Recent studies have revealed significant enrichment of 5hmC at gene bodies of actively transcribed genes in embryonic stem cells (ESCs) and cis-regulatory regions including promoter and enhancer regions [42,43,44,45]. Interestingly, gain-of-5hmC was significantly enriched at promoter regions (log2 enrichment = 1.512, p < 0.001) and transcription start sites (log2 enrichment = 1.657, p < 0.001), whereas loss-of-5hmC was enriched at genic regions including exons (log2 enrichment = 1.146, p < 0.001) and introns (log2 enrichment = 0.721, p < 0.001), indicating that gain-of-5hmC can play a more active role in gene transcriptional regulation in MBs (Fig. 2b and Additional file 5: Table S4). Notably, 5hmC signals in tumors were highly enriched at previously reported MB enhancer regions , while those of normal samples were more evenly dispersed across the genome (Fig. 2c). Moreover, motif analysis with Hypergeometric Optimization of Motif EnRichment (HOMER)  identified that gain-of-5hmC was enriched at over 40% of target sequences with Nanog and Scl (stem cell leukemia) motifs (FDR < 0.05, Fig. 2d and Additional file 6: Table S5). In mouse ESCs, the physical interaction between NANOG and TET1/TET2 proteins yields an increase in 5hmC levels at target regions such as Esrrb (estrogen related receptor beta) and Oct4 (octamer-binding transcription factor 4), elevating the expression of key reprogramming genes [48, 49], suggesting that Nanog can contribute to regional 5hmC formation in MBs. In addition, gain-of-5hmC was highly enriched at other bHLH (basic helix-loop-helix) transcription factors including OLIG2 (oligodendrocyte transcription factor, 20.81%), NEUROG2 (neurogenin 2, 16.17%), and ASCL1 (achaete-scute family BHLH transcription factor 1, 13.97%) (Additional file 6: Table S5), which are involved in neurogenesis and maintenance of stem cell-like properties [50,51,52]. Gain-of-5hmC was also found in about 15% of binding sites of LIM homeobox genes (LHX1, LHX2, and LHX3), suggesting that gain-of-5hmC has the potential to regulate super-enhancer regions in MBs . Further functional prediction of cis-regulatory regions using Genomic Regions Enrichment of Annotations Tool (GREAT) identified that gain-of-5hmC was enriched at genes involved in cerebellar development, including netrin-mediated signaling, reelin signaling, and genes involved in axon guidance as well as the Notch signaling pathway (Fig. 2e and Additional file 7: Table S6). To investigate whether DhMRs in MBs are indeed involved in controlling stem-like properties, we compared genome-scale patterns of gain-of-5hmC and loss-of-5hmC with normal fetal or adult DhMRs that were published previously . Genomic loci containing 5hmC in fetal samples tended to map to gain-of-5hmC regions although many 5hmC regions associated with MBs still overlapped with those of adult samples (R2 = 0.0893, FDR < 0.001, Fig. 2f). In addition, 5hmC regions from adult substantially mapped to loss-of-5hmC regions (R2 = 0.6118, FDR < 0.001, Fig. 2g). Collectively, these results show that 5hmC patterns in human MBs contain distinct 5hmC features of both fetal and adult cerebellum, suggesting that tumor cells might coopt or retain fetal epigenomic methylation patterns that promote stemness during tumorigenesis.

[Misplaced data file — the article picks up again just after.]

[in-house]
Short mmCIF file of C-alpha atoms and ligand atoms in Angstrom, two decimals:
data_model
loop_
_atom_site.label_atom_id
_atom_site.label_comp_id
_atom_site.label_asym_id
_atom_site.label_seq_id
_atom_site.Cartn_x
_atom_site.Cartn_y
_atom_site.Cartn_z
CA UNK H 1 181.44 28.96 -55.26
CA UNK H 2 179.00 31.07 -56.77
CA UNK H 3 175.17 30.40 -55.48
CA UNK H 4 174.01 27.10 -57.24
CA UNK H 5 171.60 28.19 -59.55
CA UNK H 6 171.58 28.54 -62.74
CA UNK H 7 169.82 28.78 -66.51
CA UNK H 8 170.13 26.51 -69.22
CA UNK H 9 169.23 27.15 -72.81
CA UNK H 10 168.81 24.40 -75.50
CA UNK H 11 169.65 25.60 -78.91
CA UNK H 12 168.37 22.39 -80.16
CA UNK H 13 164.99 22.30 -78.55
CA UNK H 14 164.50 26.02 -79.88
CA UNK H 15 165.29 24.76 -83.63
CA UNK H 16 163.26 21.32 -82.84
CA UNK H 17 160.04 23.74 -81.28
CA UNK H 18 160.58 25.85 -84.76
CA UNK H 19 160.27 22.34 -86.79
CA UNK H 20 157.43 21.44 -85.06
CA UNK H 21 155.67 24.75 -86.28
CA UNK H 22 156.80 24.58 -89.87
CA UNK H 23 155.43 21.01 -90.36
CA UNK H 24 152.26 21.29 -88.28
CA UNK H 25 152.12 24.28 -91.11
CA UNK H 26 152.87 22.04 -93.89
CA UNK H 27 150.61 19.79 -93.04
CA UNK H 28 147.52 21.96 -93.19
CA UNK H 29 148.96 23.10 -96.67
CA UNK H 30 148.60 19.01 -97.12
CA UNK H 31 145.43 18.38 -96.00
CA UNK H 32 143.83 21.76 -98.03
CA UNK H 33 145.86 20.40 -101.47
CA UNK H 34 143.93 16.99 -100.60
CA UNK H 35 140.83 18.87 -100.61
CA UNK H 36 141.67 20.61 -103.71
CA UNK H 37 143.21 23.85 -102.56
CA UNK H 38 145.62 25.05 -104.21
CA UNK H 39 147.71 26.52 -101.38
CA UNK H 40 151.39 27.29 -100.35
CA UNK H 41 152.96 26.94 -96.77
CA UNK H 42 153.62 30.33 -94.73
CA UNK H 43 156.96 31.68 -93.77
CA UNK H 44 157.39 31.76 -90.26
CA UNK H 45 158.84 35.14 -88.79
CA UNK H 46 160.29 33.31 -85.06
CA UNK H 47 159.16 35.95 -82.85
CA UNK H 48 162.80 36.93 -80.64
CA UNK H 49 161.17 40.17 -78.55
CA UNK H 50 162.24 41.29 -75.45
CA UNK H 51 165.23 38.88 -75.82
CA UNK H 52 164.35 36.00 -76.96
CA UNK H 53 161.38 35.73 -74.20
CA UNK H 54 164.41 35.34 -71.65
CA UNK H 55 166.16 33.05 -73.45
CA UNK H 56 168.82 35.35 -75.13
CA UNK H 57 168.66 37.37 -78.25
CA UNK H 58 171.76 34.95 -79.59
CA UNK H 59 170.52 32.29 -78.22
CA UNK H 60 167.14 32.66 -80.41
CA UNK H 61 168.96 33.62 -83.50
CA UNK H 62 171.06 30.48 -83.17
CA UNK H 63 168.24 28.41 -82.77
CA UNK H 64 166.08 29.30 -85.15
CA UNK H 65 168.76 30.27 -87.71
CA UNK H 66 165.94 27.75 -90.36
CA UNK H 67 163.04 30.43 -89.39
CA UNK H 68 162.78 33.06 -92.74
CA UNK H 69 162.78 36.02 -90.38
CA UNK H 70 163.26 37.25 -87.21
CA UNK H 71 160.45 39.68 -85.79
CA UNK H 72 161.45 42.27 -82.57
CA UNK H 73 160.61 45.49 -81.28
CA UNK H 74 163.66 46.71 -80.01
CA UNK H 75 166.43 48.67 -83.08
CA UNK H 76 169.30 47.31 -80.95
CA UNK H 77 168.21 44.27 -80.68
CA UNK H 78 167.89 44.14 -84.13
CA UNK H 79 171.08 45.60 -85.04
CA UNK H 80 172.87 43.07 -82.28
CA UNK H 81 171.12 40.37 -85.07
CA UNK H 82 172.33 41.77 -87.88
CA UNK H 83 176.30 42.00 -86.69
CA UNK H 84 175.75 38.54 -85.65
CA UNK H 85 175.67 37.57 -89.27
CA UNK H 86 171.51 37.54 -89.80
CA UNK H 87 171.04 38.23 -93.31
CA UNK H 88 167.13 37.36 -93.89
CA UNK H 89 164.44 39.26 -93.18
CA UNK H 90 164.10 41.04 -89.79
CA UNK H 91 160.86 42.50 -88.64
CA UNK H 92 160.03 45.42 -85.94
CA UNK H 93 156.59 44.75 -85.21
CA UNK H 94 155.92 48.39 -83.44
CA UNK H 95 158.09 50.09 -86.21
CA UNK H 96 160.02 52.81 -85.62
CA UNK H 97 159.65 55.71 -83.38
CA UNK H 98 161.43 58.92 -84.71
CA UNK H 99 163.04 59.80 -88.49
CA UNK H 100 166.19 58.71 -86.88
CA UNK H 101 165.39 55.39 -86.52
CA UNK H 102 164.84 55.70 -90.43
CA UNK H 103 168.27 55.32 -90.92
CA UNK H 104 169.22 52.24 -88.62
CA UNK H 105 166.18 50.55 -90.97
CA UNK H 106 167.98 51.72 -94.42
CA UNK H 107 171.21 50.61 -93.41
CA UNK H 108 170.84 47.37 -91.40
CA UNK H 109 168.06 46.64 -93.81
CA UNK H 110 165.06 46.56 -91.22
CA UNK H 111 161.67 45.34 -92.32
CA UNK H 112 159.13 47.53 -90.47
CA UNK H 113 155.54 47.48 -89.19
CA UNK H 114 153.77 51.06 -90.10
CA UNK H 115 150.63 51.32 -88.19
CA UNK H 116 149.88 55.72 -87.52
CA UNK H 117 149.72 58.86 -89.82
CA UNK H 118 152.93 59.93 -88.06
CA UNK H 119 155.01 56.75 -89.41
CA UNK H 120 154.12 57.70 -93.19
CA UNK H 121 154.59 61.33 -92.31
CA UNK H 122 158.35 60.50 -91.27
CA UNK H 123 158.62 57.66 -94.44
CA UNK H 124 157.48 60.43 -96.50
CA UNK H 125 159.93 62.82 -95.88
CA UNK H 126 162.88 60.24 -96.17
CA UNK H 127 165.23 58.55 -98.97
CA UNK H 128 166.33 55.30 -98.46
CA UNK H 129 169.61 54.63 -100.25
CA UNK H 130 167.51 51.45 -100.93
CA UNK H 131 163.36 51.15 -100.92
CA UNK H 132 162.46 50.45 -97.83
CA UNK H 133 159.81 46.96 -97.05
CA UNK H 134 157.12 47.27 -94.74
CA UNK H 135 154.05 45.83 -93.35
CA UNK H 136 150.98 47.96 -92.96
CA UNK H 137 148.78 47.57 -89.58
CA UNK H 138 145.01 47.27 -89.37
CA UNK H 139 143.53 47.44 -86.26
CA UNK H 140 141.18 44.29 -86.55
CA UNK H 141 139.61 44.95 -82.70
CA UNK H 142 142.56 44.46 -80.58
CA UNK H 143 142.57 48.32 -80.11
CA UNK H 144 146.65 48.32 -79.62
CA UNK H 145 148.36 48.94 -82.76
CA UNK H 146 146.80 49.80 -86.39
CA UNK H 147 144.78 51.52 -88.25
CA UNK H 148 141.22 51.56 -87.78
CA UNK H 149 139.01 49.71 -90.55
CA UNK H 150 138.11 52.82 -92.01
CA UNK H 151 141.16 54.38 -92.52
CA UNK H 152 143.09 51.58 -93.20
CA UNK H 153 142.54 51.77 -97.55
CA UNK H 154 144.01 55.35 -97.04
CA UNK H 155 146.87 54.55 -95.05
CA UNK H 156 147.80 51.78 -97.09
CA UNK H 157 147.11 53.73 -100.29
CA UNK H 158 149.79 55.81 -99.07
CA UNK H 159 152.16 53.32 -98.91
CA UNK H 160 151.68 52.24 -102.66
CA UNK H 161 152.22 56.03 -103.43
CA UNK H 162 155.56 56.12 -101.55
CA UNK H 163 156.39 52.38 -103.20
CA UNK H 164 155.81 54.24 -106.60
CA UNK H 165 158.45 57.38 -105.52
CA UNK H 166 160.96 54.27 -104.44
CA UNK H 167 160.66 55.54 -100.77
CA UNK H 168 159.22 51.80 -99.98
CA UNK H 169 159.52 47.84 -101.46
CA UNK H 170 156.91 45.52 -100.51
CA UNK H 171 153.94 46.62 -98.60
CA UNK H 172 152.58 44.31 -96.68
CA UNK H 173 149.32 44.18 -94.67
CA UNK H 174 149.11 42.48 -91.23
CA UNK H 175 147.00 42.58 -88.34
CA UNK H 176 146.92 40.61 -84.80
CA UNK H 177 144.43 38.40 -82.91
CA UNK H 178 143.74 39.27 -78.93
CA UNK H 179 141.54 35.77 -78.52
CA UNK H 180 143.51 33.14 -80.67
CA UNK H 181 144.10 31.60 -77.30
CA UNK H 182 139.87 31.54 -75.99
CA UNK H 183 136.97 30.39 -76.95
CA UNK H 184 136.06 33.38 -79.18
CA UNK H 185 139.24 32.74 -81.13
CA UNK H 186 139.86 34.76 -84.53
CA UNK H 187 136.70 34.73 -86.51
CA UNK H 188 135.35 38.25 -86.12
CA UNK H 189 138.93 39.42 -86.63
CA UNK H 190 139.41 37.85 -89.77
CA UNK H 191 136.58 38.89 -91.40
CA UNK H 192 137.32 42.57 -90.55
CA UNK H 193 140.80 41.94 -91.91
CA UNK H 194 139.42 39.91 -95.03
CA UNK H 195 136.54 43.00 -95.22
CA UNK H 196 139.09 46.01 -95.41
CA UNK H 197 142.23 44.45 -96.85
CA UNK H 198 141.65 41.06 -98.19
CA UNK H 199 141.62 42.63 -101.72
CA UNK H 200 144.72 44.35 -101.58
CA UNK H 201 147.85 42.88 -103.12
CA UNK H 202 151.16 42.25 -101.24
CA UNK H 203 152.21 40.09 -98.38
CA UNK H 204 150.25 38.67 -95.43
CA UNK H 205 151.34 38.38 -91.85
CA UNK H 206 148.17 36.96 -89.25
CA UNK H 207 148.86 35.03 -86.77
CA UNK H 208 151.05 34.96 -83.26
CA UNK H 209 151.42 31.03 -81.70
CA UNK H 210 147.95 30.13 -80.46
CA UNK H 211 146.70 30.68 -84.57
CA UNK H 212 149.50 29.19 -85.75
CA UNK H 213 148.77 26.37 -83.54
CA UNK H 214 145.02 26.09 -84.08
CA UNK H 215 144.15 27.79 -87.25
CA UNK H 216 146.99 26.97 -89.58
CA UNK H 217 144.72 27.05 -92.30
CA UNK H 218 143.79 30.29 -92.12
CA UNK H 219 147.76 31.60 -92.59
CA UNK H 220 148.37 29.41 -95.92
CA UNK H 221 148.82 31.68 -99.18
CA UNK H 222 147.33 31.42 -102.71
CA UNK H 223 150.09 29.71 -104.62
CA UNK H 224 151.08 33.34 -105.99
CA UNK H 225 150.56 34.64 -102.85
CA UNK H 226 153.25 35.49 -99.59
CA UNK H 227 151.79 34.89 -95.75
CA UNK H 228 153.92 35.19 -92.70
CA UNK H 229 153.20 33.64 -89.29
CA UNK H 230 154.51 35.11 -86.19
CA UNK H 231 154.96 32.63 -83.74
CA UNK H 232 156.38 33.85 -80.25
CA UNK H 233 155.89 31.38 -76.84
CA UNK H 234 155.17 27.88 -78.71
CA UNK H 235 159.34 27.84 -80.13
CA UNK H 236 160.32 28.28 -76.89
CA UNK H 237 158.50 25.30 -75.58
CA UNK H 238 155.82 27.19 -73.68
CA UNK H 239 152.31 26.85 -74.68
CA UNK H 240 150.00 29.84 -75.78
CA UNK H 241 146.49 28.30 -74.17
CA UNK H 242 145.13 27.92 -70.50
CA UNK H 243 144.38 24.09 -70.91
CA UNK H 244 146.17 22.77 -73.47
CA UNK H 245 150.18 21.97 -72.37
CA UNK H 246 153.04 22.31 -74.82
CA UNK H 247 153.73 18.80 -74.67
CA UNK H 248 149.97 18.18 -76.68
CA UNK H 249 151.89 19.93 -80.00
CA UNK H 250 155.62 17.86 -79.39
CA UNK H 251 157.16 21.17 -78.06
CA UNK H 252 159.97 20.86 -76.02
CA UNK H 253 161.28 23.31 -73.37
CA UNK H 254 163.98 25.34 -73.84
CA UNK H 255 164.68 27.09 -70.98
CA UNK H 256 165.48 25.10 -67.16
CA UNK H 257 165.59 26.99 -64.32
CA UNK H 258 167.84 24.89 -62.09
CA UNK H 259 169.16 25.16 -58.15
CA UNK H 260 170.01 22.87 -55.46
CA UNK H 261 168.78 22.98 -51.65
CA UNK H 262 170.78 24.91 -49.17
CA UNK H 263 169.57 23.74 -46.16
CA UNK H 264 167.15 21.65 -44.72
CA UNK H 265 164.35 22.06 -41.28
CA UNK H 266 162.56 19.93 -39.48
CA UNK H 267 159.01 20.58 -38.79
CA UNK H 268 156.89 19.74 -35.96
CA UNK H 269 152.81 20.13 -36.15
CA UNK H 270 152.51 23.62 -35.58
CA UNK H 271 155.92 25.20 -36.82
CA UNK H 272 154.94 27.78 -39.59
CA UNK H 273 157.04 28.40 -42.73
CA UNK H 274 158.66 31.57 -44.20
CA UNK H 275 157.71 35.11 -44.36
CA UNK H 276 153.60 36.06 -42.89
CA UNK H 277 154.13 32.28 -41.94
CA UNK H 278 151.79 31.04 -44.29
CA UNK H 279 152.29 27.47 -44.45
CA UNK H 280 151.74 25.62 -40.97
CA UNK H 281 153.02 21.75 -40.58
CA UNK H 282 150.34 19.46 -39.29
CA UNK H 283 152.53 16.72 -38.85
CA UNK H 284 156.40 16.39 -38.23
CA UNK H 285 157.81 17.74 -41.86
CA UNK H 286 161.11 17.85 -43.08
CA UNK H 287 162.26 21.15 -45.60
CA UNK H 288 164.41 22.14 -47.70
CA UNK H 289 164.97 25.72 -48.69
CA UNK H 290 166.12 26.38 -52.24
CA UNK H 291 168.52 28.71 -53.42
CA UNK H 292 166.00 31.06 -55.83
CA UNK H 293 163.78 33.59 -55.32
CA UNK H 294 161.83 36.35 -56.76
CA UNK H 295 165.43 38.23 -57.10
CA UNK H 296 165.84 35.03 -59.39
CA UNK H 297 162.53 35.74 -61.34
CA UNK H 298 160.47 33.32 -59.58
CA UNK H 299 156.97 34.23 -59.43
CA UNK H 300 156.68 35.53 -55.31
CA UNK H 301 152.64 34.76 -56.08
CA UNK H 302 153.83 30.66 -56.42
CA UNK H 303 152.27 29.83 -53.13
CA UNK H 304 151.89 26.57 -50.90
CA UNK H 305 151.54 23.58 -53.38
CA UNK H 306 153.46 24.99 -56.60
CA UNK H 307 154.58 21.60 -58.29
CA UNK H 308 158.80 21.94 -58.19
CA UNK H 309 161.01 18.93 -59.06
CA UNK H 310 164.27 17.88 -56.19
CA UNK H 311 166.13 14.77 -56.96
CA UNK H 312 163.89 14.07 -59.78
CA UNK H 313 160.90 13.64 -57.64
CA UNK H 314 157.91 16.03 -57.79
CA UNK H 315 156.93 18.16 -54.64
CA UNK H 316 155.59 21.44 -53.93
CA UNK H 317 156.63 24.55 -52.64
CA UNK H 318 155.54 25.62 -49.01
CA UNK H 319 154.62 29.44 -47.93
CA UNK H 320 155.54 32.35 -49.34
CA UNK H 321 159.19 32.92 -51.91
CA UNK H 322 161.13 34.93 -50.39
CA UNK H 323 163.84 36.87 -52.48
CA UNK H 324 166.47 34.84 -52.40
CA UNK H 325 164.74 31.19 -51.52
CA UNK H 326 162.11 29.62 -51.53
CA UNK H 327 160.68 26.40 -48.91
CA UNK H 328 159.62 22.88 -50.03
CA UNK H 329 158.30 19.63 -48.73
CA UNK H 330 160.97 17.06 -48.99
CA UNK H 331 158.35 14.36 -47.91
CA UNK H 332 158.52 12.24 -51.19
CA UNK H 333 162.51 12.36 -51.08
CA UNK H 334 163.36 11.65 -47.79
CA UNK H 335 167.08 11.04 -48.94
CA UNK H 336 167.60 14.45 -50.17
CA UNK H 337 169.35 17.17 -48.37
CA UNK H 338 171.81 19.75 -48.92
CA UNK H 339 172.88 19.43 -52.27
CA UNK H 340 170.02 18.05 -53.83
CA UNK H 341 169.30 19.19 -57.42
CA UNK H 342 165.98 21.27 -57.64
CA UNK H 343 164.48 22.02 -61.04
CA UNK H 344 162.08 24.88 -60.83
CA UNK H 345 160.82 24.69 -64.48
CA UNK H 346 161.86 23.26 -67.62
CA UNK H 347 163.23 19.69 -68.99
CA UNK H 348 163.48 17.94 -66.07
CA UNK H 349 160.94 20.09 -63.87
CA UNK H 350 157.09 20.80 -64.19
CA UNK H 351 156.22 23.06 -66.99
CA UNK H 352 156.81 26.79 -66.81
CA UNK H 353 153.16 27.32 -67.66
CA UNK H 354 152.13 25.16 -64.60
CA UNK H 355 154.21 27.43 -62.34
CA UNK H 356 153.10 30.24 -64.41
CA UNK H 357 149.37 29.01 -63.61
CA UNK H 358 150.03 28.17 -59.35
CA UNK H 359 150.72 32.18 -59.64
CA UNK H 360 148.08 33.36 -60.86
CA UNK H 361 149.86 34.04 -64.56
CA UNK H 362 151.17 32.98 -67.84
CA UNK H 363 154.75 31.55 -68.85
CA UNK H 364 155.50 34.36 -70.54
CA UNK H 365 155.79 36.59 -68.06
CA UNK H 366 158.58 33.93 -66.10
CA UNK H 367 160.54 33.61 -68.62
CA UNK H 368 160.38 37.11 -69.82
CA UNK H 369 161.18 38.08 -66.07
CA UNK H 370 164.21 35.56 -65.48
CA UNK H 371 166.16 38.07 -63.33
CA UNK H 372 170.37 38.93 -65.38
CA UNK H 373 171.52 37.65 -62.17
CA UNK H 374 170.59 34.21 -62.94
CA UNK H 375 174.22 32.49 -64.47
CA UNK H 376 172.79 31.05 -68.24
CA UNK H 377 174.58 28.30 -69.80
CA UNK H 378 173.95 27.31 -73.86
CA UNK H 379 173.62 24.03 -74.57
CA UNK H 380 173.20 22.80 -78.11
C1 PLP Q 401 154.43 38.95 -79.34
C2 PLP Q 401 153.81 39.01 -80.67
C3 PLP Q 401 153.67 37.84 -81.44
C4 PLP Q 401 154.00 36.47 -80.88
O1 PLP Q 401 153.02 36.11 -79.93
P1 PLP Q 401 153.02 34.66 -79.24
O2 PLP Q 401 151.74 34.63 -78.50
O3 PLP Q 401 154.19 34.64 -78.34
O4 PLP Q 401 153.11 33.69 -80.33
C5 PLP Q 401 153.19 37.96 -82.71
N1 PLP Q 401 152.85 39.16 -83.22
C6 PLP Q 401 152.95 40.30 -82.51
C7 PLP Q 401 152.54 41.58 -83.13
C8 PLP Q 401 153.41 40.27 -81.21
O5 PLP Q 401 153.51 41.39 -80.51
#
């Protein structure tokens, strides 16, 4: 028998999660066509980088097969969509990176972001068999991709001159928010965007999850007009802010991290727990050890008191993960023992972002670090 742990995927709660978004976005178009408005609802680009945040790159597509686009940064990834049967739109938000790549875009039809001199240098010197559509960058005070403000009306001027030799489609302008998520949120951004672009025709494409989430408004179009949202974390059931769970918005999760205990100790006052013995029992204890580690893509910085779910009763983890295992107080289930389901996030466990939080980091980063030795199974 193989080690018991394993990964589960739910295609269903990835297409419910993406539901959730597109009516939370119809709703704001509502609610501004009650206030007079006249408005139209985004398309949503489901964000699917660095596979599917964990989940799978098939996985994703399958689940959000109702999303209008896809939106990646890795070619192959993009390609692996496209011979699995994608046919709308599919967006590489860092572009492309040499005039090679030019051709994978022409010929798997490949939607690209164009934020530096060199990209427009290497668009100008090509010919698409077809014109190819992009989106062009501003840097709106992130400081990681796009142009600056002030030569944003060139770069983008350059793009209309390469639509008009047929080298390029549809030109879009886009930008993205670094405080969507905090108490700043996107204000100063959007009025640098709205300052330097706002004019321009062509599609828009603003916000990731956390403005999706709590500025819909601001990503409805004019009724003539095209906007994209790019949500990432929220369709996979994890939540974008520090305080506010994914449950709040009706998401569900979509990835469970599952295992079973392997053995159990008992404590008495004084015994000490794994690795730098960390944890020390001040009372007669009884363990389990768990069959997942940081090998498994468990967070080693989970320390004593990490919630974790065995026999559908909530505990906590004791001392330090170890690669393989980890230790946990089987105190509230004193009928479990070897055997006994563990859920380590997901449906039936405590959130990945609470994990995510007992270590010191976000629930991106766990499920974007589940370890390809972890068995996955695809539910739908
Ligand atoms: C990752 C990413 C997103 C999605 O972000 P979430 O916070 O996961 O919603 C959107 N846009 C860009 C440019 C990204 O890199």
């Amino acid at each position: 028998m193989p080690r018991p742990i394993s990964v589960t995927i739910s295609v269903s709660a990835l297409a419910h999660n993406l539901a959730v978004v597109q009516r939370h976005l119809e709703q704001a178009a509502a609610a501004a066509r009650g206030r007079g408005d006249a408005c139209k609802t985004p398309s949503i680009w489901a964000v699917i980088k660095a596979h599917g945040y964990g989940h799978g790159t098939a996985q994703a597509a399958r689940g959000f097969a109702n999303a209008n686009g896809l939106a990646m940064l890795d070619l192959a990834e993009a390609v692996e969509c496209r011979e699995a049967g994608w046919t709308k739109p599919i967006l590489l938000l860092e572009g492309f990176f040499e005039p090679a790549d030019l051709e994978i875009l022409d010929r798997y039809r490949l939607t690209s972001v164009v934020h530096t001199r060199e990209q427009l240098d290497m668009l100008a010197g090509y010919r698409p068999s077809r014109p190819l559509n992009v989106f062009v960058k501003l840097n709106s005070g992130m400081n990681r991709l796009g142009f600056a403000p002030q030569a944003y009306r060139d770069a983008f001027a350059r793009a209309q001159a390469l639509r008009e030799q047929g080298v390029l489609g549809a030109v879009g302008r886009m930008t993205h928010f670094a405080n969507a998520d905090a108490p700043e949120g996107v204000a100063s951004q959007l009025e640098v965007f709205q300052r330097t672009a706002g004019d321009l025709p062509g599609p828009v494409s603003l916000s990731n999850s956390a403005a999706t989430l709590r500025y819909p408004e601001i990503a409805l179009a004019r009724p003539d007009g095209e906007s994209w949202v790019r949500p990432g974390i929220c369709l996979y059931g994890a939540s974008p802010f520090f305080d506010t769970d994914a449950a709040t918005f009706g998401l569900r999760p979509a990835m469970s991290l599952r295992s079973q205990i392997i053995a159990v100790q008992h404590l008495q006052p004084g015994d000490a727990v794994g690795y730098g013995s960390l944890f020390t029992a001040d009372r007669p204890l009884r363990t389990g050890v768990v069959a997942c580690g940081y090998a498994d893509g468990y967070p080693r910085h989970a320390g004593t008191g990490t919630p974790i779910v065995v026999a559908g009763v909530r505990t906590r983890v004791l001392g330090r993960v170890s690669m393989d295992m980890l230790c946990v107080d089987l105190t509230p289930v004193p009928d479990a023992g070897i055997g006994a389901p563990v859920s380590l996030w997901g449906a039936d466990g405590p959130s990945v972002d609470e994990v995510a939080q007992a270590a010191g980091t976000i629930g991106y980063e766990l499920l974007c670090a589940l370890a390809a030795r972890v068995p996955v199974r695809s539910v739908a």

The 5hmC signature of MBs in SmoA1 mice recapitulates that of human MB